Surprise outcome of museum shooting: gay rights

The gay community wants the same hate-crime protections that blacks and Jews have – and would get them in legislation before Congress now.

By , Staff writer of The Christian Science Monitor

James Von Brunn, the white supremacist charged with murdering a Holocaust Museum security guard last week, could inadvertently have won a major victory for homosexuals in the United States.

This month the US Senate is considering an amendment to federal hate-crime laws, which would broaden the definition of a hate crime, offer federal money and training to local jurisdictions, and expand the laws' protections to gays, lesbians and transgender Americans.

Now, Congress is under greater pressure to acknowledge that gays face the same threats as the Jews and blacks targeted by Mr. Von Brunn, and it could take action as soon as this week.

Recommended: Gay rights in America: How states stand on 7 hot-button issues

A US District Court announced Monday that the injured octogenarian won't be well enough to be arraigned for at least another week. It's likely Von Brunn will be charged under existing federal hate-crimes laws that cover violent attacks based on race, religion, or creed.

Adding sexuality to that list, however, is problematic. Critics say the legislation could potentially criminalize pastors' sermons against homosexuality. A letter-writing campaign against the bill brought more than 500,000 complaints to the Senate.

But proponents are looking for a number of ways to get the bill passed, from folding the hate-crimes legislation into a separate bill to offering conservatives expanded gun rights as a compromise.

In a press conference Monday, however, Senate majority leader Harry Reid (D) of Nevada mentioned Wednesday's shooting and said he would bring the legislation forward by the end of the summer session of Congress in early August.

"Violent acts can physically hurt just a single victim and cause grief to loved ones. Hate crimes do more. They distress entire communities, entire groups of people," Senator Reid said.

The Washington Blade, a gay and lesbian newspaper, reported Monday that the legislation could be amended to the Travel Promotions Act, a bill to attract international tourists to America, which is scheduled to be voted on this week. The report cites a Democratic source as saying the legislation would be approved by Wednesday.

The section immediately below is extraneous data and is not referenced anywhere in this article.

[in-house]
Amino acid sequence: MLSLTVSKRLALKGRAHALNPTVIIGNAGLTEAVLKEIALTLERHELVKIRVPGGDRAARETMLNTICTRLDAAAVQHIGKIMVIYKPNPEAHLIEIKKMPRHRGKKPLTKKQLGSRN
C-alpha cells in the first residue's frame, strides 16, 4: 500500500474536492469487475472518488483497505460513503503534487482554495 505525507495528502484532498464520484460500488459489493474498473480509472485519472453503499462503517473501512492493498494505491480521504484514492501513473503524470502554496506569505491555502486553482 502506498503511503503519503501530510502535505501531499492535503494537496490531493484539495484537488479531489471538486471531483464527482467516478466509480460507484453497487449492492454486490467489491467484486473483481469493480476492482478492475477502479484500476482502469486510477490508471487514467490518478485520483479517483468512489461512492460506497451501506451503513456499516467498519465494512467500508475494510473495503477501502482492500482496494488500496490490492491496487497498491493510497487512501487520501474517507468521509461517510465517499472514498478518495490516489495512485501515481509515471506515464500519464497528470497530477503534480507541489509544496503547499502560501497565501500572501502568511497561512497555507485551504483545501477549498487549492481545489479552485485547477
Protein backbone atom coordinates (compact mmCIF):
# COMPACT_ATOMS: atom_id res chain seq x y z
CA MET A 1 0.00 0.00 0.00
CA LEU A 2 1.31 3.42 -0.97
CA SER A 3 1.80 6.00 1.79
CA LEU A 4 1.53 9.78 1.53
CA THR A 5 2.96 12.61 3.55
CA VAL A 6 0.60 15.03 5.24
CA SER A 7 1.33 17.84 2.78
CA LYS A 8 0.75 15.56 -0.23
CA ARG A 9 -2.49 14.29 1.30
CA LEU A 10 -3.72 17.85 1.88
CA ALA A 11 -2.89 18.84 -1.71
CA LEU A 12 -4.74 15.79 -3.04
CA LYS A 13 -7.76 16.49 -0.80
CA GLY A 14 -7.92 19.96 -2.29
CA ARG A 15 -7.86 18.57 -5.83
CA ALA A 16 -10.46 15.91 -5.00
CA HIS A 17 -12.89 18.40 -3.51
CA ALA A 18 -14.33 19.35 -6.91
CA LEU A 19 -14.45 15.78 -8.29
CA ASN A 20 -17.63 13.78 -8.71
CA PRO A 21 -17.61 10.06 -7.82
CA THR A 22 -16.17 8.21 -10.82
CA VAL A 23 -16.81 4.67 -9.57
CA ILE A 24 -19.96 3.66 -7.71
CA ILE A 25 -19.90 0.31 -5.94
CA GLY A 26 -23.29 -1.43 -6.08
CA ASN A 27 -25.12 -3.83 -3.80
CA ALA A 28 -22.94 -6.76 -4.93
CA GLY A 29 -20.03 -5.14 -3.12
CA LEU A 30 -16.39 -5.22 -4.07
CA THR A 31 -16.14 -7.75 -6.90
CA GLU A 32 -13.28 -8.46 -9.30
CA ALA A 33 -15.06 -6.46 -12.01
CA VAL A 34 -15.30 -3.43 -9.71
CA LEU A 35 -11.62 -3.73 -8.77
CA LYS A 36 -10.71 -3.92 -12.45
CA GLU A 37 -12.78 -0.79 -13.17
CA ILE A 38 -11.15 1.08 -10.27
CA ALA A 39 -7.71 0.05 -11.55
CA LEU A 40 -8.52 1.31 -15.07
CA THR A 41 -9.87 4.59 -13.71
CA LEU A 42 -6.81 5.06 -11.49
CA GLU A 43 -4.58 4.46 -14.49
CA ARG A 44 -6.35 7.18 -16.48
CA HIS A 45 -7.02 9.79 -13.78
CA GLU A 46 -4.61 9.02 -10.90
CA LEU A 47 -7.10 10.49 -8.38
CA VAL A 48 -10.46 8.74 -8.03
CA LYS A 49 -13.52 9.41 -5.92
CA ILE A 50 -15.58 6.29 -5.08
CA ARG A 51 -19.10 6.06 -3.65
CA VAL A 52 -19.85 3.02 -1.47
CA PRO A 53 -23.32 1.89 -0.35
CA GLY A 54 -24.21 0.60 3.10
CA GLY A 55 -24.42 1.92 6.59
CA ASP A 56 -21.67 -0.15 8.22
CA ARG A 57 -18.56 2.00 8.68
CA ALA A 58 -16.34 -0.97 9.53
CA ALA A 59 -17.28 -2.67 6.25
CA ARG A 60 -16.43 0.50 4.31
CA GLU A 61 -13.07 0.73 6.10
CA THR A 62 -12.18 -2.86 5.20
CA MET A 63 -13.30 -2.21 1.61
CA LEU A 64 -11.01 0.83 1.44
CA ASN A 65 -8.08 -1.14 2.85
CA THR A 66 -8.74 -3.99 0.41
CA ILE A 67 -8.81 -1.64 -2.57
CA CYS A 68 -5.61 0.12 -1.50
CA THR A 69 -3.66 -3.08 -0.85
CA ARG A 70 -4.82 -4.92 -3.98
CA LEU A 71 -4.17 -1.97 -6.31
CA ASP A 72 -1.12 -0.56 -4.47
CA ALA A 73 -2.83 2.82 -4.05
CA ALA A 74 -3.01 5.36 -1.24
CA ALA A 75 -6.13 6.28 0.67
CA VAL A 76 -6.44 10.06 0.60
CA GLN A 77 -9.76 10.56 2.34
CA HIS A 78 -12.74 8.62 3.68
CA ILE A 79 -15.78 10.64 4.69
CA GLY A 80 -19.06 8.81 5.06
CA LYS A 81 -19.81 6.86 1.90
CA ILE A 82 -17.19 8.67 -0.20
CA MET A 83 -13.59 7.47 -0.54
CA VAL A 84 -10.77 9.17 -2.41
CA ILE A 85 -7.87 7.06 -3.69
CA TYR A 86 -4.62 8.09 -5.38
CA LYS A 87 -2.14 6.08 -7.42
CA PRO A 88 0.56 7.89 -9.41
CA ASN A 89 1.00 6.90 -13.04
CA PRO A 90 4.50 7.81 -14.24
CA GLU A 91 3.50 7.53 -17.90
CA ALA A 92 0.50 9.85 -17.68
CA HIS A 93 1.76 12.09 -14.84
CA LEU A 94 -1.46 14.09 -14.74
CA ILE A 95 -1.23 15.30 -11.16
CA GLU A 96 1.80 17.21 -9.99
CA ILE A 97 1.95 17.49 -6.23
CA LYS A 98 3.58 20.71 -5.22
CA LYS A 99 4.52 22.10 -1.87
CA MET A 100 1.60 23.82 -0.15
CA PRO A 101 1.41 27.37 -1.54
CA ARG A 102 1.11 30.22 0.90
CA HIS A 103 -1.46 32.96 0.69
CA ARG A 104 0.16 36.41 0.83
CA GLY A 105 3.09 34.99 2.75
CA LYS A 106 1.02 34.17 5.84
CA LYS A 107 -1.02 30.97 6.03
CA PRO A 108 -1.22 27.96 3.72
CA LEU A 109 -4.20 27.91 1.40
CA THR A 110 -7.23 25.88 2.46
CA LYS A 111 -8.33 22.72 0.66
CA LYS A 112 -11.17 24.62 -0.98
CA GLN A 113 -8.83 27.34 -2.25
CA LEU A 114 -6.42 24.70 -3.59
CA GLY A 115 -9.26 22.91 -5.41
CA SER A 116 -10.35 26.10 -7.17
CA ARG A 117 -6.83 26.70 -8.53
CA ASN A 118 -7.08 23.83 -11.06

Meanwhile, the compromise option is being pushed by a pro-gun rights gay group in Washington, GOProud. The amendment to the hate-crimes bill would allow Americans with concealed-weapons permits to carry their guns across state lines.

Congress "should pass legislation that will empower individuals to defend themselves before they become another hate crime victim," wrote GOProud board member Christopher Barron in a commentary.

But recent attacks suggest that, in a departure from the past, guns are increasingly being used to commit hate crimes. Such a bill might ramp up gun violence, says Jack McDevitt, a criminologist at Northeastern University in Boston.

The goal of the bill's backers is to persuade crucial Blue Dog Democrats – those from conservative states – to vote for the legislation, experts say. The House passed the bill 249 to 175 on May 8. But the measure has yet to move out of committee in the Senate.

Part of the concern is that the new bill might introduce constitutional questions by expanding the sorts of cases that can be tried as hate crimes. The bill does not require that the defendant be inspired by hatred in order to convict. The defendant need only have acted "because of" someone's race, religion, creed, or sex.

This makes the law overbroad, critics say. The US Commission on Civil Rights, which opposes the bill, noted that rape cases would become hate crimes because victims are almost always chosen because of their sex.

It also increases the chances that defendants could be tried once in a state court for the crime and once in a federal court for the hate crime. This "pushes the envelope" on Americans' constitutional right to be free of "double jeopardy" – being tried twice for the same crime, says Hans Bader of the Competitive Enterprise Institute, a think tank in Washington.

Share this story:

We want to hear, did we miss an angle we should have covered? Should we come back to this topic? Or just give us a rating for this story. We want to hear from you.

Loading...

Loading...

Loading...